The stream passage was pretty easily traversed.  Alexa and I walked through the water, and supported the kids as they walked on the muddy side slopes, occasionally carrying them as necessary.  The first branch to the right that we took, near a well pipe that extends down through the ceiling to the floor, was a dead end and not the lead to the sinkhole like we expected.  We backtracked and took the next right, near the saltpeter mounds, and walked to the end to what appeared to be a dead-end with the exception a tight crawl.  The crawl itself was through small shards of breakdown, and was labeled the “Crawl of Despair” about three feet in, and the name continued as I went in about 20 or so feet, struggled to turn around in the small end room, and crawled back out.  This delicate flower was bruised, but unbowed.

While I was making the long, arduous trip back from my decent into the Abyss of Hopelessness, Alexa found the actual passage located about 15 feet to our right.  We went in towards the sinkhole, which I should mention, had been smelling gradually riper as we moved further in and away from the stream passage.  We moved over a patch of breakdown that was covered with something of a very bright white nature, and looking over, we saw a pair of ribs.  It turns out, we were traversing over the moldy, rotten, remnants of a cow that had fallen in the sinkhole and had to be put down inside the cave.  Turns out, moldy dead cow adheres to your clothes rather well, and also makes small children feel rather nauseous.  With that in mind, we moved forward into the sinkhole, and some fresher air, with all due haste.

We walked around the sinkhole a little bit, found another salamander, and then returned to the cave via the other side of the sinkhole. The route back to the stream passage was relatively easy, with a few areas where the kids needed help down a ledge or embankment.  After that, the return trip was mostly a matter of retracing our steps back the way we came.  We again, made a short snack stop in the Moon Room, but it was a short one as the girls were anxious to get above ground again and into the sunlight.  We didn’t really spend any time taking pictures during the actual trip; so Alexa and I took a few pictures near the entrance of the girls.  Again, it took a while to unlock the gate and Lilea and Ava were extra judgmental and impatient because they both had to use the restroom.  I made my best calming stream noises to try to placate them, but to no avail.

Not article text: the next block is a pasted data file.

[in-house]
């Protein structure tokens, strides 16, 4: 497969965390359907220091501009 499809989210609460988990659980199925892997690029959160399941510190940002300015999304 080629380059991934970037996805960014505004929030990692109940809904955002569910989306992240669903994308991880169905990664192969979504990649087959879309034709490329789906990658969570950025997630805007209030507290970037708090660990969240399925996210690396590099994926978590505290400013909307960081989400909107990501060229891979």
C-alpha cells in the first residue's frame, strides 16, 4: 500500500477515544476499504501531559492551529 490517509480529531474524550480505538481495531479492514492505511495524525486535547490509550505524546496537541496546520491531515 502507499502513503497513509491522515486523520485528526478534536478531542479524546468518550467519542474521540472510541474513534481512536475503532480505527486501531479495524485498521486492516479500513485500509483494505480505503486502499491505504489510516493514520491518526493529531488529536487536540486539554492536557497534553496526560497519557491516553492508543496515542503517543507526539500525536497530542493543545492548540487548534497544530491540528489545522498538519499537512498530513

(Photo credit: Alexa Simmons, also, apparently, not Tawney’s Cave.  Oops.)

All in all, a good trip underground.  When we went back to the Bat Ranch we discovered a map that was about 25 years newer, and much more accurate and detailed.  Unfortunately, we only discovered that after I’d given our spare, unused, old map to a different group the following day.  And they were never seen again… (we can only assume?)  Big thanks to Ava and Mike for letting us crash at the Bat Ranch, and for tolerating two small terrors and two adults that might not have been as prepared for everything as they should have been.


**Certain events ‘may’ be slightly exaggerated, falsified, or patently untrue.  The editor quit after the second paragraph, so professional polish may be lacking in the final product.

Dawson Duguid, Dave Duguid, and Carlin Kartchner were willing to help me get back to the Rail Valley Cave survey again in Smyth County, Virginia. It had been three years since Emily and Joel surveyed with me there and left five leads (three promising and two not-so-much). The difficulty had been that I needed a high clearance vehicle and a rain-free, snowmelt-free forecast in order to access the inside of the cave, but the wait was worth it.